...recently taught a four day Clown workshop at RADA - wonderful participants and we worked with Clowns delivering text, too.
I had a sudden inspiration to ask them to make their personal Clown Coat of Arms. I did a rough one myself that day on the back of my notes. Today I sat down and made this - different to the first one (I think there are so many different versions I could make).
This in the shape of a star because an actual shield shape is in the vernacular of war and defence, no? The clown works best with no defences. Not defenceless, but flexibly resourceful and responsive - as in Aikido. Like a good facilitator, the Clown needs to be able to include responses. Jean-Claude Audergon - who works using Arny Mindell's Process Oriented Psychology in many contexts including Conflict Resolution - used to say that a good facilitator needs to be like Swiss Cheese i.e. full of holes 'the bullets go straight through'. The aim is to take nothing personally - it's best to take the point of view that even the person taking the 'shot' is just channelling a spirit of the moment, making a cry for an unmet need, giving voice to something that is not yet present in the room.
Genuis is the clown's genius - I could have equally written creativity or creative spark or intuition.
Imagination is separately present here - but I see the genius as the plug into the collective flow which we could call Imagination (like Wordsworth's way of using 'imagination' I guess, but funnier).
Equanimity (not having a polarised, strict value-driven point of view*) is in a triangle which looks to me like a visual representation of Avner the Eccentrics advice to put the weight on the under surfaces of the body (something achieved nicely by working with the Hara - the hip area centre of gravity, near/same as? the sacral chakra) - in Aikido, Chi Gung and Tai Chi this gives a flexible stability - a responsive strength, not a brittle state of 'resist', or uncharitable and effortful state of 'in spite of'.
I've already mentioned the value of flexible viewpoint - and best if that is added to a physical Flexibility or agility as well. One of the greatest leaps forward you can make in Clown training or practice is to gain the skill of agility to be in the moment. This moment, now, no, this new moment, no, THIS moment (you get the point).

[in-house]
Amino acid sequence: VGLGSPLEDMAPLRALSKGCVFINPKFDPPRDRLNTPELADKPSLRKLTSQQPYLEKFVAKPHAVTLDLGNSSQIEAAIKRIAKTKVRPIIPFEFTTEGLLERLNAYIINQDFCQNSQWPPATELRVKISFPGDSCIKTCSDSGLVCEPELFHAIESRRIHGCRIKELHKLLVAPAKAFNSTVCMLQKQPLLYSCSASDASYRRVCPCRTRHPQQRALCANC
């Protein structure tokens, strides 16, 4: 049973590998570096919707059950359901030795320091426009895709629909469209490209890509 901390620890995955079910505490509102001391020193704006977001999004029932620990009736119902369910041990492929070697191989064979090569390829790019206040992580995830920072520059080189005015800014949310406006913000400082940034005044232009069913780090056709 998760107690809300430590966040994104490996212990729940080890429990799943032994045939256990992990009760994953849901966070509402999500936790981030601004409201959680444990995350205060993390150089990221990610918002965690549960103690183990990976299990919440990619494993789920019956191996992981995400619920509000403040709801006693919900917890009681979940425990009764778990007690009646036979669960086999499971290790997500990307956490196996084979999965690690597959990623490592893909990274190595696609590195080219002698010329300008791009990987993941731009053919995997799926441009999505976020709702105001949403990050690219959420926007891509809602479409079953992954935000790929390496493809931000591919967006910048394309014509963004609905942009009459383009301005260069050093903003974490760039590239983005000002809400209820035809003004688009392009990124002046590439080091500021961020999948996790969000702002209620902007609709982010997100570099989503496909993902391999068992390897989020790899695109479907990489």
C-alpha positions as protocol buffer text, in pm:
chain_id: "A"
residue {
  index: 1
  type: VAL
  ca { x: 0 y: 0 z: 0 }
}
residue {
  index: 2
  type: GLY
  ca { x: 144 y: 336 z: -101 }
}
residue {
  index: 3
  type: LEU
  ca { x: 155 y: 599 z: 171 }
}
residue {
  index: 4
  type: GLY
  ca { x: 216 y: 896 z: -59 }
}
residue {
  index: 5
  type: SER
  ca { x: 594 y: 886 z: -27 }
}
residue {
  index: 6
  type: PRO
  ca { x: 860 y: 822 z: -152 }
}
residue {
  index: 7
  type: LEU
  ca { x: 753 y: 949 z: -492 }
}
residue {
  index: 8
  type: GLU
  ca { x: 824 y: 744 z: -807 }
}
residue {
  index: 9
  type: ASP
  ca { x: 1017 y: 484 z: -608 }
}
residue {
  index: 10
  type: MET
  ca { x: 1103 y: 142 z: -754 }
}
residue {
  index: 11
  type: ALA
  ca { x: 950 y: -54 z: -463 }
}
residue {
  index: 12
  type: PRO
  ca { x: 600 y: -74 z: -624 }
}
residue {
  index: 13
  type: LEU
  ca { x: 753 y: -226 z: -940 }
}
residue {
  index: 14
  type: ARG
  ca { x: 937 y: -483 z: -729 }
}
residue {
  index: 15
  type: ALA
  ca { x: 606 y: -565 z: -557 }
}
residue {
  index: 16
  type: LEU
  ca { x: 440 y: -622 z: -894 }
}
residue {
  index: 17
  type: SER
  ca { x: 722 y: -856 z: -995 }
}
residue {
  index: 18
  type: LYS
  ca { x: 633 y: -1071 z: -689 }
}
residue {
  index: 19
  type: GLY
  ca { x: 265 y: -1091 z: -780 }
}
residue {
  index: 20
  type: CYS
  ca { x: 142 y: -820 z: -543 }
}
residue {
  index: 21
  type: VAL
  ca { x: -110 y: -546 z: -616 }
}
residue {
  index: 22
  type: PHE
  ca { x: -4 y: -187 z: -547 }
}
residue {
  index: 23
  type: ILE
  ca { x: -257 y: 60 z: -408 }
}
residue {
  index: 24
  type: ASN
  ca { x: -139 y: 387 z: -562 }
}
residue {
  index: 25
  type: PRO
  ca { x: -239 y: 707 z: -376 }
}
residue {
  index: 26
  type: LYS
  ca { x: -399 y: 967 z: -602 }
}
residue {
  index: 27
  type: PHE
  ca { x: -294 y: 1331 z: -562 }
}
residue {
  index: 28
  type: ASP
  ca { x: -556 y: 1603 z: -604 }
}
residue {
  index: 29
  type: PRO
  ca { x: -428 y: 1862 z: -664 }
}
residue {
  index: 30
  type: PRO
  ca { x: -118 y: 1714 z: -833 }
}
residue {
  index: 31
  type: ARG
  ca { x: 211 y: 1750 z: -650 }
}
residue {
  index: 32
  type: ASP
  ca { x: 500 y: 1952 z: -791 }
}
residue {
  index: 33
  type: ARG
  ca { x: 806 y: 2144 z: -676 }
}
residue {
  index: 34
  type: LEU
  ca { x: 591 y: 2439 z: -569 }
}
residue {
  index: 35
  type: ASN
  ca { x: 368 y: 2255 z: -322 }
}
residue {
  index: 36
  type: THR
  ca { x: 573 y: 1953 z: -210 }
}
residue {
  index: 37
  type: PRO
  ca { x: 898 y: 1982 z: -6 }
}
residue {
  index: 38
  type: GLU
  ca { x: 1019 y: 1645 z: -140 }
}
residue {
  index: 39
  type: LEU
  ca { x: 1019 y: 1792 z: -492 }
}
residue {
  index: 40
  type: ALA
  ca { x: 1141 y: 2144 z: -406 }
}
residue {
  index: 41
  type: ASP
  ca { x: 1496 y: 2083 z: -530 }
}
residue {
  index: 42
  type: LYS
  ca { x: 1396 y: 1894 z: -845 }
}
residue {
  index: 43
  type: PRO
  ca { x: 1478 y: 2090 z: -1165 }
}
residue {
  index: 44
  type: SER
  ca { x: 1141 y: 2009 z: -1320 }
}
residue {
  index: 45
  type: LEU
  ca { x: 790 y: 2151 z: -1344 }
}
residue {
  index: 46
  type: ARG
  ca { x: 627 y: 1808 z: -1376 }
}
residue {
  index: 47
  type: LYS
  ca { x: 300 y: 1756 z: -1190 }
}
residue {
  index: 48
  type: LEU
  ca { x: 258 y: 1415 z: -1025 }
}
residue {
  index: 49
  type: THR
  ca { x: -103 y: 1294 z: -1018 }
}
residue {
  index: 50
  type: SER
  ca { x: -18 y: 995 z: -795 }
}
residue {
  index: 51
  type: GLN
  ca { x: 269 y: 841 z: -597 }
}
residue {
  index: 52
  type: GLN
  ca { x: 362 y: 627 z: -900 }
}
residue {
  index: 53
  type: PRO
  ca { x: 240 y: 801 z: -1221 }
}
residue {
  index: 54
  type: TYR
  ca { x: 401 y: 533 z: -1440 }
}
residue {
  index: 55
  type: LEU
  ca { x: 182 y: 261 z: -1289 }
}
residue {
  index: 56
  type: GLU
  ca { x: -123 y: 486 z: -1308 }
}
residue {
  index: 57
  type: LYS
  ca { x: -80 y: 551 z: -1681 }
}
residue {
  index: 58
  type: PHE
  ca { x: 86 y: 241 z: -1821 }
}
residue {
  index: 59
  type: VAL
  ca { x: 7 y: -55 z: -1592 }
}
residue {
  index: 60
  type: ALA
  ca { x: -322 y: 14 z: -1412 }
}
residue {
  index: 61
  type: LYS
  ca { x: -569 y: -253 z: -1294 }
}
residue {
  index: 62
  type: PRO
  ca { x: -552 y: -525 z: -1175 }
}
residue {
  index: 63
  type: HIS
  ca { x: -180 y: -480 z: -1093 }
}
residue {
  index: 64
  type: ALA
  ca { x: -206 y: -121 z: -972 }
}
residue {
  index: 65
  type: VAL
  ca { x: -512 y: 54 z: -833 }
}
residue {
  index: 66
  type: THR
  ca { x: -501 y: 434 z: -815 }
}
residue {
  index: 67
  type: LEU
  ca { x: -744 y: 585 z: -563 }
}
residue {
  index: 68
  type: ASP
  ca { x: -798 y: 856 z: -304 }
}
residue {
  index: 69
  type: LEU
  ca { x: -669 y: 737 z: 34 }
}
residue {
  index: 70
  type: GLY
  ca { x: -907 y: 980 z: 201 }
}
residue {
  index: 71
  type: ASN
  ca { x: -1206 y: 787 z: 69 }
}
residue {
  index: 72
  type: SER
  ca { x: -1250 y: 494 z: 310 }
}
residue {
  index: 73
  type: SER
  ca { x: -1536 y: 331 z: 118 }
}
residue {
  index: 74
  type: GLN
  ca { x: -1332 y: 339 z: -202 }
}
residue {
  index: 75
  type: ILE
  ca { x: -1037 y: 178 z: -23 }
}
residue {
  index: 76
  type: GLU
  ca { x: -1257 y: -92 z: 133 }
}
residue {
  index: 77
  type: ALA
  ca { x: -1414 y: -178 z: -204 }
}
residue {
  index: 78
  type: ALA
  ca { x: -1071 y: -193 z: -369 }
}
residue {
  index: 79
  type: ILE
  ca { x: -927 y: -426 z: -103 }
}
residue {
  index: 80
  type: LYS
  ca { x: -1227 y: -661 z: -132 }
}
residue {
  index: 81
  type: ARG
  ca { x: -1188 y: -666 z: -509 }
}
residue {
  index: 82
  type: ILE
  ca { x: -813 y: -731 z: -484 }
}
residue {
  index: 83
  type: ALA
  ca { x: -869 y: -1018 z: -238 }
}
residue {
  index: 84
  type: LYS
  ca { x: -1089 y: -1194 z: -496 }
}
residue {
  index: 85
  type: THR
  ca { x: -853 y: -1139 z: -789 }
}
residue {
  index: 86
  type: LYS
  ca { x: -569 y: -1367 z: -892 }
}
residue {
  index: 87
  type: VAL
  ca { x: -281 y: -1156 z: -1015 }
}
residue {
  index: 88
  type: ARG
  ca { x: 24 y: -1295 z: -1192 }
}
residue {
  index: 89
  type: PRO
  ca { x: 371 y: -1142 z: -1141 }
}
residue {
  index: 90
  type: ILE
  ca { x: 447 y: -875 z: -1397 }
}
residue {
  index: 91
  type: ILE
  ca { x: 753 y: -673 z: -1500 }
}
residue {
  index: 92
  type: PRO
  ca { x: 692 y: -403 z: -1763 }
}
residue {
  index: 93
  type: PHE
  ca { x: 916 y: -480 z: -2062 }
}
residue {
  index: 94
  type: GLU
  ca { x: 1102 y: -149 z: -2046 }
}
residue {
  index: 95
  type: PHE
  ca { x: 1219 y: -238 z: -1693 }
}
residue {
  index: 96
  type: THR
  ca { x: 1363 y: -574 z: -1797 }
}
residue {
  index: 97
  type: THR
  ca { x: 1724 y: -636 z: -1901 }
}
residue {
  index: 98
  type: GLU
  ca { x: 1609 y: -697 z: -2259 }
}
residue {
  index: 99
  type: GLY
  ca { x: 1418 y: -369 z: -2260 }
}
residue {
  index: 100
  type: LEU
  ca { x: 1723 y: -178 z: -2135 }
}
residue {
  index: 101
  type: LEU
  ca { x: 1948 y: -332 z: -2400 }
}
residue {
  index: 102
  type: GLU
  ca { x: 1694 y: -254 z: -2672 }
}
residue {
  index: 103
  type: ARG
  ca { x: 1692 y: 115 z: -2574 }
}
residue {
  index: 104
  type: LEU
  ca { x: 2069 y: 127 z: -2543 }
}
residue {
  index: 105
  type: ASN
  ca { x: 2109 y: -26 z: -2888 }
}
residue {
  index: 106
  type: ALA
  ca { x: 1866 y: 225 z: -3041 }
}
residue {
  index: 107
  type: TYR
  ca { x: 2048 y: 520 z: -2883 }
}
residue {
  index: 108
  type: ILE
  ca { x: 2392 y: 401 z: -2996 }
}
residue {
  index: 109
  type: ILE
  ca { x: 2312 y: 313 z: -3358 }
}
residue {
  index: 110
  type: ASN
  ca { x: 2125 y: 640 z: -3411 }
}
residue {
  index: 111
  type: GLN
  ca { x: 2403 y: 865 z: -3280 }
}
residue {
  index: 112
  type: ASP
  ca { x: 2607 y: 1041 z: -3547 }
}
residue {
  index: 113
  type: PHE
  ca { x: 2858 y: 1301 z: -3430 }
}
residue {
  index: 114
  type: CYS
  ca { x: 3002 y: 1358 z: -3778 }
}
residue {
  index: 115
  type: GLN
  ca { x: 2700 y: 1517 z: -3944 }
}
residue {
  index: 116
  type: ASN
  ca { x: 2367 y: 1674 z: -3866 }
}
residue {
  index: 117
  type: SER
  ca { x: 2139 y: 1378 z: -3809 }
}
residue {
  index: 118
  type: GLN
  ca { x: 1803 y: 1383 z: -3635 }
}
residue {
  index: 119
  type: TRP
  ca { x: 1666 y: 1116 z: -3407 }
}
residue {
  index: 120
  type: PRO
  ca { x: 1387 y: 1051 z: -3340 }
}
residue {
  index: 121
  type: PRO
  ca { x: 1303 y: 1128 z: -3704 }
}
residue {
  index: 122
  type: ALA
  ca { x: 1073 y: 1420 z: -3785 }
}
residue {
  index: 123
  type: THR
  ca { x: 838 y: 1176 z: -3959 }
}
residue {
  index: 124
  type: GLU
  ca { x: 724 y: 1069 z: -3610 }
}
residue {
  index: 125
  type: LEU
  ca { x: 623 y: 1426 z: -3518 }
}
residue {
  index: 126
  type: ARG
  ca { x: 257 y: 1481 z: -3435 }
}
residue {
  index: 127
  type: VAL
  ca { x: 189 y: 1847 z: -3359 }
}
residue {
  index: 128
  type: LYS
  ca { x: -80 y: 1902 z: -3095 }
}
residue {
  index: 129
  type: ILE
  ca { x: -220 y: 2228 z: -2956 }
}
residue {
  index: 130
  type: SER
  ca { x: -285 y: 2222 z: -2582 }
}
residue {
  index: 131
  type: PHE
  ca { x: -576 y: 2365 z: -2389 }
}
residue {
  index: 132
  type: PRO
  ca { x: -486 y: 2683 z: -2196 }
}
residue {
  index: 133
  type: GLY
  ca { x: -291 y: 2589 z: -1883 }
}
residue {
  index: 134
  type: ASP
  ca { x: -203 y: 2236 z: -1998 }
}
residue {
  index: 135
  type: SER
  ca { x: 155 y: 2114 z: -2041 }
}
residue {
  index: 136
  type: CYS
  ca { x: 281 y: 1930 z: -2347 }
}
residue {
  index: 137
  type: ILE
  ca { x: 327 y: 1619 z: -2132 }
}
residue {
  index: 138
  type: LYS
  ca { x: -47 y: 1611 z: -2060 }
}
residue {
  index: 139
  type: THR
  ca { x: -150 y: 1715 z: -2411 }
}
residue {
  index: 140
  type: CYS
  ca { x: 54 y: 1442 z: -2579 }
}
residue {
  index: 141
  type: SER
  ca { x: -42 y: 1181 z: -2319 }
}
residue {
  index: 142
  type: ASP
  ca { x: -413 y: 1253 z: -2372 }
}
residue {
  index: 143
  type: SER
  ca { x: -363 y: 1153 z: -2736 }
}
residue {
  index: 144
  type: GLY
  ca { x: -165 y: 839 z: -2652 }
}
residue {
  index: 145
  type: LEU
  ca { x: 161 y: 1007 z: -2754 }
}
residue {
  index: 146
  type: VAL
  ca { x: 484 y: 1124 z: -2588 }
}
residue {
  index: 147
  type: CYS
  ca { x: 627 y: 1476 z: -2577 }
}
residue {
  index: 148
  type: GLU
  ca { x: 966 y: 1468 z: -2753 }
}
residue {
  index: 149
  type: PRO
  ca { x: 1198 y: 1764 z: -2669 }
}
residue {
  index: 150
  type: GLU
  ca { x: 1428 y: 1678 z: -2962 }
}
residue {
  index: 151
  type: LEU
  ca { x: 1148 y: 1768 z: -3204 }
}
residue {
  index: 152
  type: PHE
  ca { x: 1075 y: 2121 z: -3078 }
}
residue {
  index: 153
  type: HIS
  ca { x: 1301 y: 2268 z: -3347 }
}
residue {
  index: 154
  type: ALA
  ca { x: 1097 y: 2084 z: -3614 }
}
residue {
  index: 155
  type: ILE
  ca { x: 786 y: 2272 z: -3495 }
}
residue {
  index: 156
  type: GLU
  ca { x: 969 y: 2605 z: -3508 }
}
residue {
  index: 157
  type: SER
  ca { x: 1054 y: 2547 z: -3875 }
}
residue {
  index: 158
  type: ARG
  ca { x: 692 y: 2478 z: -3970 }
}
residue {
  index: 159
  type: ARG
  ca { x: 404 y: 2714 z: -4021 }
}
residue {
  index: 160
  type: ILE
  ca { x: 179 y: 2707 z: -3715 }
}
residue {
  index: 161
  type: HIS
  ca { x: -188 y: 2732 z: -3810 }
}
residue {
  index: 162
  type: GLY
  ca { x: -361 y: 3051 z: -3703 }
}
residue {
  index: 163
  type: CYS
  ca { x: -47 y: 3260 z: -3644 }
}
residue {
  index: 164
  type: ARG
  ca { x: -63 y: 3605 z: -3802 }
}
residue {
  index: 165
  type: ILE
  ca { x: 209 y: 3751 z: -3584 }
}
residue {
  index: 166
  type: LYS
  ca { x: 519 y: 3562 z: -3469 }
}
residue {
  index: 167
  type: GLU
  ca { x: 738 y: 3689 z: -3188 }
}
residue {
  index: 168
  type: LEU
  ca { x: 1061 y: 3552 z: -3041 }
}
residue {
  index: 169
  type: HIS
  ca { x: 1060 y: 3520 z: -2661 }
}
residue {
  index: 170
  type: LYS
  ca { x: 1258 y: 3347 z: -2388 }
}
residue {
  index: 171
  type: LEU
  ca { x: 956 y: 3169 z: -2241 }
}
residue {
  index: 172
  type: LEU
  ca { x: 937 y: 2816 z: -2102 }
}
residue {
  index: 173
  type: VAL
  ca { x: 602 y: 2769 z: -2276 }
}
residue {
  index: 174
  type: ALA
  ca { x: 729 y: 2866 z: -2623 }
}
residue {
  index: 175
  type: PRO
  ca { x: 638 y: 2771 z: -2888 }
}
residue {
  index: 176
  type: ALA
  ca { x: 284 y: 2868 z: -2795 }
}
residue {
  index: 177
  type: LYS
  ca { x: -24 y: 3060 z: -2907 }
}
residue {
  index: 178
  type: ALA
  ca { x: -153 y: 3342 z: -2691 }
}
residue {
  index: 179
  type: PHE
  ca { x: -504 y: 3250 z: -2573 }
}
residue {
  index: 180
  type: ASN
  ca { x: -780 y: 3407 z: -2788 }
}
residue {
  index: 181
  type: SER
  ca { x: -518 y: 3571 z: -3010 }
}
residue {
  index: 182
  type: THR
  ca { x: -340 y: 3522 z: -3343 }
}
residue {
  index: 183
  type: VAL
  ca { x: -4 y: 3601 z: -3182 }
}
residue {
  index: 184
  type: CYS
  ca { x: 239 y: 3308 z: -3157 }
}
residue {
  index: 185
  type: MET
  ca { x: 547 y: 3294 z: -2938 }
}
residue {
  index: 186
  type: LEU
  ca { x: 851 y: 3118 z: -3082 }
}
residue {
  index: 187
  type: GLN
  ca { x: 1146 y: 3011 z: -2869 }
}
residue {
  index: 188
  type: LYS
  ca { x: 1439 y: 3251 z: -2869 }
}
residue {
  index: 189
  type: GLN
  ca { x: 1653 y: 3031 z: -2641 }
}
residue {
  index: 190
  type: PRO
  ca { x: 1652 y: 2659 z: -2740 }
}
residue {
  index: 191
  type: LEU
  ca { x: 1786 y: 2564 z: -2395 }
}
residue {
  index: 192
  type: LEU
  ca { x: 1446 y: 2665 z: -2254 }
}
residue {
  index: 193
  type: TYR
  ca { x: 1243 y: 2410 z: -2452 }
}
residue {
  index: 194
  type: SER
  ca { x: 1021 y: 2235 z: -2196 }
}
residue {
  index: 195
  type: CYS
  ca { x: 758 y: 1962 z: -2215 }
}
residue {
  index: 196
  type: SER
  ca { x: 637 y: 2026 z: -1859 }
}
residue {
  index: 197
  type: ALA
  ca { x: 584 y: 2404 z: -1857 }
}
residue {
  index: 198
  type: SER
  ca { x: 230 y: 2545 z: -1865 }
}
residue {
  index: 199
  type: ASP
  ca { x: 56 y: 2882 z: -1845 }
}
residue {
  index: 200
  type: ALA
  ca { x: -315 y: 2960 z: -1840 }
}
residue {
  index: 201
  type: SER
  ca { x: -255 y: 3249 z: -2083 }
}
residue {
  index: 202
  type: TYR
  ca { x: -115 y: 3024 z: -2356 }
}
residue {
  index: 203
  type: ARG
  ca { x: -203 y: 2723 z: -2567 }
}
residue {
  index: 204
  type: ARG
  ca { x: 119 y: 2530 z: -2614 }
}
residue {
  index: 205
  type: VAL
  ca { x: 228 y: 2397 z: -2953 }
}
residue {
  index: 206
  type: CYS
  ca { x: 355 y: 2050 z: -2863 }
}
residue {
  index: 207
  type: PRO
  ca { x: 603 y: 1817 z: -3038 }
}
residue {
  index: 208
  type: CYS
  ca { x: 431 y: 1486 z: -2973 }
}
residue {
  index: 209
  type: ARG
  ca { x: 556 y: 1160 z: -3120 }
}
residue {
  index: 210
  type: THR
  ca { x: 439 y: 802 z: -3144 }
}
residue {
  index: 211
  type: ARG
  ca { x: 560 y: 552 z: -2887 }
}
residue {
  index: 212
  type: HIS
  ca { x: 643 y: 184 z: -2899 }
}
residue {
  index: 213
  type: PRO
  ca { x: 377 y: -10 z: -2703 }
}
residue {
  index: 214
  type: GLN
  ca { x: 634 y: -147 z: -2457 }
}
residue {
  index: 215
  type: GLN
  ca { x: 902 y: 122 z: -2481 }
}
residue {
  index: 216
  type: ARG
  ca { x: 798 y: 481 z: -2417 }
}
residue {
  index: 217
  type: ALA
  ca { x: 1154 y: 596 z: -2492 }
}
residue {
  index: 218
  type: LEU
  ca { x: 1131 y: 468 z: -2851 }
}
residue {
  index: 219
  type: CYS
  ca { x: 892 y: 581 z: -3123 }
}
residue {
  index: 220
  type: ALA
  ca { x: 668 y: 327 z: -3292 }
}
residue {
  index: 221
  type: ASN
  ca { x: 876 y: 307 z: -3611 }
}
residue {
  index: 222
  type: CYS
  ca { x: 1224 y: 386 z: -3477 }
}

Failure is a handy word to differentiate the Clown's alternate / contradictory / flexible viewpoint. The 'sad normals' modus operandi (in the main) is to to regret, hide or deflect attention away from their human failings. When the clown allows her/himself to be seen in the moment of failure - it's an act of generosity. Being able to be with 'failure' - or not place a value judgement on events that might normally be perceived as failure - is equanimity.
Ah how it all overlaps.
Failure is a moment that, with a bit of comedy craft, can be turned into success. It's an opportunity to show humanity, to release the pressure valve the 'sad normals' keep screwed down.
Generosity could have been love - but the word 'love' is so loaded...this represents for me the fact that the clown is there for the audience, with the audience.
The motto in Latin would be: dignitas indignitas which sounds kinda classy (and has a joyful rhythm and repetition - plus points!) which would in direct translation be: 'dignity in indignity' - but it looks to me less clumsy (also easier to hear - the principle of Clarity ! - see my list of C-words elsewhere in this blog) as 'Dignity in no Dignity.
*look up the Buddhist story about the Farmer, the stallion and his son. The Farmer met every event with 'I don't know if it's good or bad'. You know how that dreadful thing that happened and how you railed and hurt and wept and then, years later, you are dancing with glee and gratitude that it did happen...? No? Just me?